A diagnosis of Parkinson’s affects loved ones as well as the person diagnosed. Understanding what to expect as the disease progresses is vital to being prepared for the changes in the future and to making life the best it can be each day.

In our three-part series, we will be posting blogs that feature information about  each stage of Parkinson’s disease. Topics will include information about  what family caregivers can do to best assist a senior loved one with Parkinson’s and how Compassionate Nursing Services, a provider of professional Oakville dementia and Parkinson’s care can help. Read part 1 and part 3 of our series.

Middle Stage Parkinson’s

As Parkinson’s progresses into the middle stage, one of the top concerns is diminished balance, and fall prevention will become important. Keep in mind, however, that throughout the middle stage of the illness, the person with Parkinson’s typically will still be able to fully take part in daily activities like getting dressed, tending to personal hygiene, and eating. It is important to permit more time for the individual to perform these activities, however, as you begin to observe a marked slowing in self-care abilities.

Other changes to anticipate in this stage include:

  • Increased stiffness, rigidity, and tremors
  • Increased tiredness
  • Changes to sleep patterns and other sleeping problems
  • Constipation
  • Communication problems, including slurring words and a lower and more hoarse tone of voice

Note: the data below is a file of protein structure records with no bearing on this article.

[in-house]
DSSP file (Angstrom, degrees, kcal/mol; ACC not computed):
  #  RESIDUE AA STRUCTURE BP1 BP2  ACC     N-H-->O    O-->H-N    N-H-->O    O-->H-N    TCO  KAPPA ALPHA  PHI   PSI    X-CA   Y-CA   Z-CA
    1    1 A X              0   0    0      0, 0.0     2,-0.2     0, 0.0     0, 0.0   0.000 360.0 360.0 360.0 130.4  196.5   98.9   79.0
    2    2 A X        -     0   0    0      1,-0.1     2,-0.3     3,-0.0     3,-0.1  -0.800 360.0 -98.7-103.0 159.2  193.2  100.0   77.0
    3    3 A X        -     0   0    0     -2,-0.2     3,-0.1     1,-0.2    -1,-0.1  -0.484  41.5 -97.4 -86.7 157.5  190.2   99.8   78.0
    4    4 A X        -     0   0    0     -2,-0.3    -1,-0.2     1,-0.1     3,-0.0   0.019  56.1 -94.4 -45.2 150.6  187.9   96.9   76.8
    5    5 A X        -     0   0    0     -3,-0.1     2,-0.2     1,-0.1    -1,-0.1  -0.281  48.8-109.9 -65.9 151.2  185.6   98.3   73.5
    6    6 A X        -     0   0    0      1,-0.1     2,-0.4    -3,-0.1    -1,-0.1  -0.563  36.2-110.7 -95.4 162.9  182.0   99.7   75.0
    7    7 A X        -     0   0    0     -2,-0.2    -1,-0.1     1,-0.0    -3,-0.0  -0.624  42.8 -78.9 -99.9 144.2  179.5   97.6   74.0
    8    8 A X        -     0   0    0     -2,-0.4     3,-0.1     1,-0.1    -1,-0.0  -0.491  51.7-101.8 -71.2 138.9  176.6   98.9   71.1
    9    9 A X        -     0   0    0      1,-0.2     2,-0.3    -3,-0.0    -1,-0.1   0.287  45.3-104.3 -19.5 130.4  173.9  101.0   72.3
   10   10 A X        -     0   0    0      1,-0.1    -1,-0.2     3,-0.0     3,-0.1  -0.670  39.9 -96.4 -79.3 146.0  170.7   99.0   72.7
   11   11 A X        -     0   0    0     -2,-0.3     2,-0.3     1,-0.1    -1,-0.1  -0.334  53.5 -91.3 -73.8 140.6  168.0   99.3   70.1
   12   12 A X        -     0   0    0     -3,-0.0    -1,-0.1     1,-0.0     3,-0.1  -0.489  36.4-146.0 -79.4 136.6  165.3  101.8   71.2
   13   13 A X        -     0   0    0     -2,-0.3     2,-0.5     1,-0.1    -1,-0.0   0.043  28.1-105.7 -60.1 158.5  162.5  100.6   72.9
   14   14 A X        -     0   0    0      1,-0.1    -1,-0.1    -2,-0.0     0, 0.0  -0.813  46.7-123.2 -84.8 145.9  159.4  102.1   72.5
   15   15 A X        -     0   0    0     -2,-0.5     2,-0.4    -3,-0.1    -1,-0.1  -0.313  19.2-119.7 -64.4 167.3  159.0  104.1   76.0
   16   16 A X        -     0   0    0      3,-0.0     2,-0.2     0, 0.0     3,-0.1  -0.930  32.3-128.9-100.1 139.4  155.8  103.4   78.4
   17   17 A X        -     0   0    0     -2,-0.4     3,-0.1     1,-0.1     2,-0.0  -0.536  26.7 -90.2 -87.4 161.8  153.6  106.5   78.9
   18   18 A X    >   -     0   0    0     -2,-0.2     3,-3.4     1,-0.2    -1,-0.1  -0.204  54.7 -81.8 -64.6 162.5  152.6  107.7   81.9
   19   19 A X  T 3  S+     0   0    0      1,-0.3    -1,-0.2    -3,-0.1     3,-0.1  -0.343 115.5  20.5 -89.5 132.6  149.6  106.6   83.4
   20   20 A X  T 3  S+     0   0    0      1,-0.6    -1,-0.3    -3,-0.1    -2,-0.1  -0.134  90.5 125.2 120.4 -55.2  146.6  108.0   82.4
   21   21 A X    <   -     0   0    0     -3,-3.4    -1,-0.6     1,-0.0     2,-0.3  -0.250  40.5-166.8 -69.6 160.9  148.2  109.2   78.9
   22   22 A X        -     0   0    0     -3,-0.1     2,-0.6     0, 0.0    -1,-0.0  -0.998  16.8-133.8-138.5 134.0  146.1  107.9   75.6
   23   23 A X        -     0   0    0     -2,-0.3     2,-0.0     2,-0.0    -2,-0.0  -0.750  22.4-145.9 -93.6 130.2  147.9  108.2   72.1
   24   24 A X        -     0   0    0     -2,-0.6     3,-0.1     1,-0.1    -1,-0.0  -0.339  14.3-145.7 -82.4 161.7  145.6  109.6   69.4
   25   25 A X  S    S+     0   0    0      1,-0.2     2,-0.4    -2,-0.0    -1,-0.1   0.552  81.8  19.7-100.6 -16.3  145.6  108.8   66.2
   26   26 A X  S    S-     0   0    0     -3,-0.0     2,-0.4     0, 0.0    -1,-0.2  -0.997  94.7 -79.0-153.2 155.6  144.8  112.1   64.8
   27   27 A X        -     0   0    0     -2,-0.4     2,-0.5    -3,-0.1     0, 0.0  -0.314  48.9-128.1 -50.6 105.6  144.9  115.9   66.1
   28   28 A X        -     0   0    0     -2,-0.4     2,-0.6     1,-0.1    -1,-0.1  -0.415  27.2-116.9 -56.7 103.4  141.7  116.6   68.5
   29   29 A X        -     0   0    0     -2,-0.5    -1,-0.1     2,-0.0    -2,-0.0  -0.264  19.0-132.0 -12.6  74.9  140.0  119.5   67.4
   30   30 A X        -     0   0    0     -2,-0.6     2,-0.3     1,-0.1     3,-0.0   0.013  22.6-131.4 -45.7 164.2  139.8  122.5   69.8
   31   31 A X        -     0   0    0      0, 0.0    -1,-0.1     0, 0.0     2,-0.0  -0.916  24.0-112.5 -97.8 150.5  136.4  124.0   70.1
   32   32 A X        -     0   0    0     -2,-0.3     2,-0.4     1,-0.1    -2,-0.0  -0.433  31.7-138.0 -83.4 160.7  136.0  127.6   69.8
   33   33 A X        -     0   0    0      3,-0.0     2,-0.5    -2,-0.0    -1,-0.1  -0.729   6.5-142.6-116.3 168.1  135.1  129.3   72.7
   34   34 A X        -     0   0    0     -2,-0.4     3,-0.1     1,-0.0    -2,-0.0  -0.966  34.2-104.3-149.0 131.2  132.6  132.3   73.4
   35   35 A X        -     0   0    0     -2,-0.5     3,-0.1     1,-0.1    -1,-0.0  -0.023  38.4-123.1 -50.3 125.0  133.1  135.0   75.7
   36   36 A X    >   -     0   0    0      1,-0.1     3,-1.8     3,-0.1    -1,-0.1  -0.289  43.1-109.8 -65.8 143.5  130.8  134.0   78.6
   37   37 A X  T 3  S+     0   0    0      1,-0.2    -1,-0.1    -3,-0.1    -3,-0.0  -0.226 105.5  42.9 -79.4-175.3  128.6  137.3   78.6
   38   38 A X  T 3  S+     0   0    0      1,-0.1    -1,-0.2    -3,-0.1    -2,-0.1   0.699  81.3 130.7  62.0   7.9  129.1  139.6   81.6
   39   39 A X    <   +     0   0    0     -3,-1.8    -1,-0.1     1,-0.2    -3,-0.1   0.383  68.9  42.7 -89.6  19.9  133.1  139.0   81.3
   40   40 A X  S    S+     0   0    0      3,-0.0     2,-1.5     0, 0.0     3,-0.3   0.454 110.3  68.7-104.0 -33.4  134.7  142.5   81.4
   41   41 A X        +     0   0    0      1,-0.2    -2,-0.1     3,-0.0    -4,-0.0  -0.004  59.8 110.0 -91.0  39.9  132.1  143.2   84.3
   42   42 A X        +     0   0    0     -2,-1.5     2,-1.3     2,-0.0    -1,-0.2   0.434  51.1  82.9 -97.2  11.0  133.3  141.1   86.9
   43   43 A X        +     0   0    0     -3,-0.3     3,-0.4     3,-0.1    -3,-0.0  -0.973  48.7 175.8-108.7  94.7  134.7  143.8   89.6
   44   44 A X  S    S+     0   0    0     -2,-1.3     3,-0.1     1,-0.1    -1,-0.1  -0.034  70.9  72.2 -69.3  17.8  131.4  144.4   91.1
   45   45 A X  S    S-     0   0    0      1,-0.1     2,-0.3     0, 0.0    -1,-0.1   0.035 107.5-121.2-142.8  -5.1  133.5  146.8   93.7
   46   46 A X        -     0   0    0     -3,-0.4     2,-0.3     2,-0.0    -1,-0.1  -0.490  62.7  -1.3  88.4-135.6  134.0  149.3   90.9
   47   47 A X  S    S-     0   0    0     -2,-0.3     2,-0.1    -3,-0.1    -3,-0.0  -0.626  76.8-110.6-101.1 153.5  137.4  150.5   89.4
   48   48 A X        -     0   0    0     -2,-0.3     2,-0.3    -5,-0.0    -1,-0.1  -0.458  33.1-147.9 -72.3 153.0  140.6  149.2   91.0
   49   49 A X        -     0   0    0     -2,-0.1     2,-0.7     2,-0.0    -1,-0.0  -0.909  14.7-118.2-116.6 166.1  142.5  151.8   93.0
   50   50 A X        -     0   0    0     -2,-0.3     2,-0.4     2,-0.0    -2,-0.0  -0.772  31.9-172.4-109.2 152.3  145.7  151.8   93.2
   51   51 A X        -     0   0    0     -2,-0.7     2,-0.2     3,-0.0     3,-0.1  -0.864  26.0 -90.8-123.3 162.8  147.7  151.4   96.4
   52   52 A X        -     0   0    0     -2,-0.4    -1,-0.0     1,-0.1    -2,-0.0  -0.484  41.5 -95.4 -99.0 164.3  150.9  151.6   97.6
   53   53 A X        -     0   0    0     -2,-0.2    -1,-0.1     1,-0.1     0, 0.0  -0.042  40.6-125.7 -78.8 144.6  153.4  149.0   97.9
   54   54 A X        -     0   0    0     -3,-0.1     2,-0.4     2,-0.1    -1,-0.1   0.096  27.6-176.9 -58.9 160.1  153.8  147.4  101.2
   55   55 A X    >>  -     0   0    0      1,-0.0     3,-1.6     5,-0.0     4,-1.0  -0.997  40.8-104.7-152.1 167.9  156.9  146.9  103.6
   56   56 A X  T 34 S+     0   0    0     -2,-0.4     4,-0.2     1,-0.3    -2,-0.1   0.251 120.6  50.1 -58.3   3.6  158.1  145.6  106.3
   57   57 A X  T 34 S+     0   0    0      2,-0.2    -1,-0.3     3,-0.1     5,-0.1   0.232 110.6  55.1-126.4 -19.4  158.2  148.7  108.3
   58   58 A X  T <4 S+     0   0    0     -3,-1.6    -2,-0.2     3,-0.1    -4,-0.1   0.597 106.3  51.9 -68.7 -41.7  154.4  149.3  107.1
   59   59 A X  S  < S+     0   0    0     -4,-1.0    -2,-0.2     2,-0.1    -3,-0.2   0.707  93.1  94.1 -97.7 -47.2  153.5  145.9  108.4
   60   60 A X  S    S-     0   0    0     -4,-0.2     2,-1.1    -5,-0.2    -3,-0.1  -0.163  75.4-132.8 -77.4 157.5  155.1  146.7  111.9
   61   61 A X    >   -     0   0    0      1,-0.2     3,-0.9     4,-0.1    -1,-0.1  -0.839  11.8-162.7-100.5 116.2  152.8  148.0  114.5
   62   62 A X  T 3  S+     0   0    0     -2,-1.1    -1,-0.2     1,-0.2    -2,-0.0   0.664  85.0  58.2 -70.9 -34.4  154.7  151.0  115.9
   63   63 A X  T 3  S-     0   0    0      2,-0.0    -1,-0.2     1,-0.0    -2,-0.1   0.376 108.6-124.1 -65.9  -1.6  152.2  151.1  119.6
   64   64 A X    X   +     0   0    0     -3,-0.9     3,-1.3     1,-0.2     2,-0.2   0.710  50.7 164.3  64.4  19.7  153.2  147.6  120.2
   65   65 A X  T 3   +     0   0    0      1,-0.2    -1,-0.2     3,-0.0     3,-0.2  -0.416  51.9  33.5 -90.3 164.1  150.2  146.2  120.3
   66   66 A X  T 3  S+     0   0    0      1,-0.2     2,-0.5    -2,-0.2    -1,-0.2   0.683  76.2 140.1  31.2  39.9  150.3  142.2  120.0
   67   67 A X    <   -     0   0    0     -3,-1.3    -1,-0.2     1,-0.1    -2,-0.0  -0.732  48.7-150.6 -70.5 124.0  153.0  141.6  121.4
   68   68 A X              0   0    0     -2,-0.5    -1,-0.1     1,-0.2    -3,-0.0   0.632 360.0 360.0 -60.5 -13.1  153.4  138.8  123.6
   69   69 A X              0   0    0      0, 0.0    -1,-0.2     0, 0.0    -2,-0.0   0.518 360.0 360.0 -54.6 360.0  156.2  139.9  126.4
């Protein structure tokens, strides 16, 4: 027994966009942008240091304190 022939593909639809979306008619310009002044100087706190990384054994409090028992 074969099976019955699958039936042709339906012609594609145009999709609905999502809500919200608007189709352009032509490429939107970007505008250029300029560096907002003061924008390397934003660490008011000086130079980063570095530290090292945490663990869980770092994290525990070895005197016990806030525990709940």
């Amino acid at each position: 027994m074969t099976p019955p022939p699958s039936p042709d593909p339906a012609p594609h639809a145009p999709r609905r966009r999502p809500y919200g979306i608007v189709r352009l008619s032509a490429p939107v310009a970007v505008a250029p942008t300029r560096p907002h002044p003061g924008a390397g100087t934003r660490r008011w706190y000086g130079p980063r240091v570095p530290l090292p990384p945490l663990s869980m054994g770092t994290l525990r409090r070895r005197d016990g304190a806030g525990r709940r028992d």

The Impact of Middle Stage Parkinson’s on Family Caregivers

Although the effect on caregiving tasks has perhaps been very little up until now, care needs start to advance in the middle stage of Parkinson’s. To further heighten the challenges, difficulty with communicating can result in stress for both the person with Parkinson’s and family care providers.

It’s typical for caregivers to deal with increased worry, anxiety, and stress at this time in the illness. There may be worry over how exactly to meet the steadily increasing needs of the individual they love. These emotions may be amplified by lack of sleep and/or other essential facets of maintaining a healthy lifestyle. As is the case throughout the advancement of Parkinson’s, it’s vitally important for family caregivers to focus on taking care of themselves.

How Caregivers Can Help with Middle Stage Parkinson’s Care

One easy way to help in this phase is to implement adjustments to the home setting to ensure both safety and ongoing independence. Even the most basic adjustments can make an impact.

For instance, try:

  • Removing throw rugs, clutter, extension cords, and anything else that can pose a tripping danger
  • Installing handrails and grab bars in the bathroom
  • Buying clothing and shoes that are more convenient for self-dressing, like shoes with Velcro rather than laces, pull-on sweatpants, shirts with snaps instead of buttons, etc.
  • Replacing the person’s manual toothbrush and razor with electric models
  • Researching adaptive tools such as knives that work with a rocking motion, utensils with bigger, easier-to-grip handles, levered door handles to replace knobs, etc.

Compassionate Nursing Services’ award-winning caregiving professionals are here to work with you through each stage of Parkinson’s. We are able to help you develop a proactive plan of care that will ensure all needs are met now, and as they change in the future.

It’s important to remember that caregiving should never be a solo endeavor. Call us at 314-432-4312 for a free in-home consultation for more information on our in-home care services and how we can ease the changes through Parkinson’s for both you and the senior you love. See our Service Area page for a list of all the communities we serve.